Last year, total world military expenditure rose to a shocking $1.8 billion, the highest level it has been since records began 30 years ago.
According to the new annual report from the Stockholm International Peace Research Institute (SIPRI), the 2.6 increase from 2017 was alrgely attributed to an increase in military spending by two leading superpowers: the United States and China.
U.S. military spending was particularly robust, rising for the first time in seven years to reach $649 billion. U.S. military expenditure along accounted for 36 percent of total global military spending, as much as the next eight biggest-spending countries combined.
China followed the United States with a five percent rice to $250 billion, making 2018 the 24th consecutive annual increase.
According to SIPRI, global military spending has gradually risen following a post-2009 low in 2014. It is now 76 percent higher than in the post-cold war low in 1998.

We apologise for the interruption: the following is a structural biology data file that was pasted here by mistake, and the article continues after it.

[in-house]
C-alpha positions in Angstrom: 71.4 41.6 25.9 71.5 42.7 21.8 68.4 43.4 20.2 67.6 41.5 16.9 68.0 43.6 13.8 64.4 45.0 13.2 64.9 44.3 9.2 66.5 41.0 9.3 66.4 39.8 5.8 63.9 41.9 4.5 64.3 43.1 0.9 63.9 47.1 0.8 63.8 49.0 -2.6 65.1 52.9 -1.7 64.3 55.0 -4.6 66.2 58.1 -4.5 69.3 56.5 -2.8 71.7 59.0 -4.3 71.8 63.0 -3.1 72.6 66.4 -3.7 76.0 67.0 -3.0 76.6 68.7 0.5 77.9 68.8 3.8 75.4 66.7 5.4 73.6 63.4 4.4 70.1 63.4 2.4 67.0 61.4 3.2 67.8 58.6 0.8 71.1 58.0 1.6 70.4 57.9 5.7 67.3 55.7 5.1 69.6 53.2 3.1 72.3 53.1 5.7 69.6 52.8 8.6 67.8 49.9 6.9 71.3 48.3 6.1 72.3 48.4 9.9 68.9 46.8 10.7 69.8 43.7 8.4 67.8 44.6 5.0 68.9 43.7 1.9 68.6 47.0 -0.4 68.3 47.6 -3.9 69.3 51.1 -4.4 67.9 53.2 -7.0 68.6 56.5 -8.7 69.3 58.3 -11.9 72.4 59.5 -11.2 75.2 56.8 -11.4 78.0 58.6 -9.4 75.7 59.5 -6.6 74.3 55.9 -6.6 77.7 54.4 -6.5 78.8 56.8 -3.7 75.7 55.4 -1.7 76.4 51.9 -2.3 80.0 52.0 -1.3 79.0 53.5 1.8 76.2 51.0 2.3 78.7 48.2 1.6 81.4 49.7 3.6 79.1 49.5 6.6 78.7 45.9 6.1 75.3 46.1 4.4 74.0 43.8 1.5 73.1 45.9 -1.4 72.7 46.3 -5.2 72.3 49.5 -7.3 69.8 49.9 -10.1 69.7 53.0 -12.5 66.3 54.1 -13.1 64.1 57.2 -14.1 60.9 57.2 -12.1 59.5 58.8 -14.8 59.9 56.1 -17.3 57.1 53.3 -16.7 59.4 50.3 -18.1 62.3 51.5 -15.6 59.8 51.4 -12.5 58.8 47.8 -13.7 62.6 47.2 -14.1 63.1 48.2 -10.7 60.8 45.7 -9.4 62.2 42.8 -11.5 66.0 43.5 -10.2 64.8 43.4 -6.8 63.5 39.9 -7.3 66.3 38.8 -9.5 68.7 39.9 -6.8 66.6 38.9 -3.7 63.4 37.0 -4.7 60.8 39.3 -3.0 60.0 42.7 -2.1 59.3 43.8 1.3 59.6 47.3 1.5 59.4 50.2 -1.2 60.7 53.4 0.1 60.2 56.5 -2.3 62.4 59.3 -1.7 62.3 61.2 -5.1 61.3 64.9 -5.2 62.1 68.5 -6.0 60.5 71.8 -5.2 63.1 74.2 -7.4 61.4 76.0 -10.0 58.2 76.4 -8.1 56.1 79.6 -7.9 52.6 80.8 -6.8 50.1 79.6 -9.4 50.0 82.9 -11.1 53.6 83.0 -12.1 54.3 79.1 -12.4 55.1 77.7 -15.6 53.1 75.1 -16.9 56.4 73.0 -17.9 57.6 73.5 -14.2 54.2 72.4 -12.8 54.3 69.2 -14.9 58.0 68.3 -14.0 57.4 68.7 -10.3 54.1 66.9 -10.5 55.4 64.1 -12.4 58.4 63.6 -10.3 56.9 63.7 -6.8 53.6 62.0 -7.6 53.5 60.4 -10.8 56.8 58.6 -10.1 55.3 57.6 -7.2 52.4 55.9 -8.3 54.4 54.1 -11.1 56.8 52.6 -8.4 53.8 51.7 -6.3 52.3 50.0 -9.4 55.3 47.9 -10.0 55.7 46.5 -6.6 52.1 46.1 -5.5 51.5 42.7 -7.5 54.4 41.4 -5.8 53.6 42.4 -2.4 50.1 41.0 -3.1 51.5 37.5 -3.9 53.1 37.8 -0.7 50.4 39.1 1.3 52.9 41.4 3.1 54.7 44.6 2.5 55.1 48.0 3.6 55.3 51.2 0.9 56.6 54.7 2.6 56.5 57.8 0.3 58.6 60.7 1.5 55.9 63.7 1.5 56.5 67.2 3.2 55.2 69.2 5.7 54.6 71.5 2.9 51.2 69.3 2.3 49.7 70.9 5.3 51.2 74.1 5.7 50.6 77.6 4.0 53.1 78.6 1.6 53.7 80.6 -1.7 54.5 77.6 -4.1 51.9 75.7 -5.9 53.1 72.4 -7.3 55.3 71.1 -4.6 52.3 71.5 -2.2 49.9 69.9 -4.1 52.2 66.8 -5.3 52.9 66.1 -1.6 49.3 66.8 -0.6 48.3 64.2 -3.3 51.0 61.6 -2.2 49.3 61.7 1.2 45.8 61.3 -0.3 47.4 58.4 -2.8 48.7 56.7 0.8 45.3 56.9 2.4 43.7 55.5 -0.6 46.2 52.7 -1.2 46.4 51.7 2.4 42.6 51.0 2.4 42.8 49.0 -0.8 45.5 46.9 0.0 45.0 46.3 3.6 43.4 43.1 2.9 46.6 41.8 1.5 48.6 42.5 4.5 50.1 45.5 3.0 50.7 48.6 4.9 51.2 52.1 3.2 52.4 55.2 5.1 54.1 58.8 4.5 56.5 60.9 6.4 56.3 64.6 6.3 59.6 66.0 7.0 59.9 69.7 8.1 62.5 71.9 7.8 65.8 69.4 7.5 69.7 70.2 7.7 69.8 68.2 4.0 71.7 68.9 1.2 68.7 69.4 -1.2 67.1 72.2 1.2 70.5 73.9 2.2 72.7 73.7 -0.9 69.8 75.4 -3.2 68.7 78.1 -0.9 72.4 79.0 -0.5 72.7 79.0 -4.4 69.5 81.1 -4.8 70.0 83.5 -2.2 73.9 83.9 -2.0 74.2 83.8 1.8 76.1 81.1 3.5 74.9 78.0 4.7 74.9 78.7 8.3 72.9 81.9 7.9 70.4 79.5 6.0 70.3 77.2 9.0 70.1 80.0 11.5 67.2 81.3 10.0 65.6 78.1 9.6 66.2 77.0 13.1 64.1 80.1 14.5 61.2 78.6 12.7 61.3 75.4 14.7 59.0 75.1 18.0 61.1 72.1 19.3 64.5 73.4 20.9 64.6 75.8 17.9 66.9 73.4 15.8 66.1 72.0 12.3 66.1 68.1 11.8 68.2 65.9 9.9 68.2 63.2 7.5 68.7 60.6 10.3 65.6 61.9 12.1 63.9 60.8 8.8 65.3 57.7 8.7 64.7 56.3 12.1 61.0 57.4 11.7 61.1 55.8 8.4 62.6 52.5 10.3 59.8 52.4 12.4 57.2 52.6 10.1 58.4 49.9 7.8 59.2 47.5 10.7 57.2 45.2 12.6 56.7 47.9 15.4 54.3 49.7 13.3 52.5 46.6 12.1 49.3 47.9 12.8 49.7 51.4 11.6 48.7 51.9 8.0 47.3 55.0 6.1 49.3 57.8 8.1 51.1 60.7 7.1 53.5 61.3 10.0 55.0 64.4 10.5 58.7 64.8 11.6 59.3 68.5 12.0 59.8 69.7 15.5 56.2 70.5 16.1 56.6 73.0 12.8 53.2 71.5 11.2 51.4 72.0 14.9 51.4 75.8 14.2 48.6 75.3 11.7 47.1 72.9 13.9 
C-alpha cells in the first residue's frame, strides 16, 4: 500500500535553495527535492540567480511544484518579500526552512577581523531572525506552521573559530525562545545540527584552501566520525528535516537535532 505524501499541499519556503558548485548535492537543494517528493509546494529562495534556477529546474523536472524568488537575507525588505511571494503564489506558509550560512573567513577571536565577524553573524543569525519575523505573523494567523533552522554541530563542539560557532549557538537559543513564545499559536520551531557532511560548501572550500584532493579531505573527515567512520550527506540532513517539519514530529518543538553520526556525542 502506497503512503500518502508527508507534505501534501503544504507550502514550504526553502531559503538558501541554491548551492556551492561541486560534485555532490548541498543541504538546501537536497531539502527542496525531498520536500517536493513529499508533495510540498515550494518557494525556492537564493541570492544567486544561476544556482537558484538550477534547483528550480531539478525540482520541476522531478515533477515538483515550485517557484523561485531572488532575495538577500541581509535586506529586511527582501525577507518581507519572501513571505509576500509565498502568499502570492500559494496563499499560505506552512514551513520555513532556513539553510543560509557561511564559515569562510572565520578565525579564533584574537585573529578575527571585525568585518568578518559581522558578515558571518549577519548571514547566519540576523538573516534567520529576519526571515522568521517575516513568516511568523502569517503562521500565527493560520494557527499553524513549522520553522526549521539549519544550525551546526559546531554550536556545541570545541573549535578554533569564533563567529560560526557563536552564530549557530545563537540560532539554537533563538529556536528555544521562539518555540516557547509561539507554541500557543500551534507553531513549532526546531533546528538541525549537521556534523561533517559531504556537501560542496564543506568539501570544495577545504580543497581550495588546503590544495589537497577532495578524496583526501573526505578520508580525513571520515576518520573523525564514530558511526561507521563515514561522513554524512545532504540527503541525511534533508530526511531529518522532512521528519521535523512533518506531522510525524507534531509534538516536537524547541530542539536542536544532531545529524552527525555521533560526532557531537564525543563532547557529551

The top ten countries with the highest military spending, in order, are the United States, China, Saudi Arabia ($67.6 billion), India ($66.5 billion), France ($63.8 billion), Russia ($61.4 billion), United Kingdom ($50 billion), Germany ($49.5 billion), Japan ($46.6 billion), and South Korea ($43.1 billion). The countries remain the same from last years top ten, though in a slightly different order.
Notably, although Saudi Arabia decreased its military spending from the previous year, the country still leads the world as the biggest spender per capita.
“The increase in U.S. spending was driven by the implementation from 2017 of new arms procurement program under the Trump administration,” Aude Fleurant, director of SIPRI’s Arms and Military Expenditure (AMEX) program, said in a statement.
SIPRI expects the trend to continue, particularly in the U.S. where the Trump Administration has implemented a “a new modernization program of the military that will start in 2019 or 2020” that is in the region of $1.8 trillion of the next 20 years.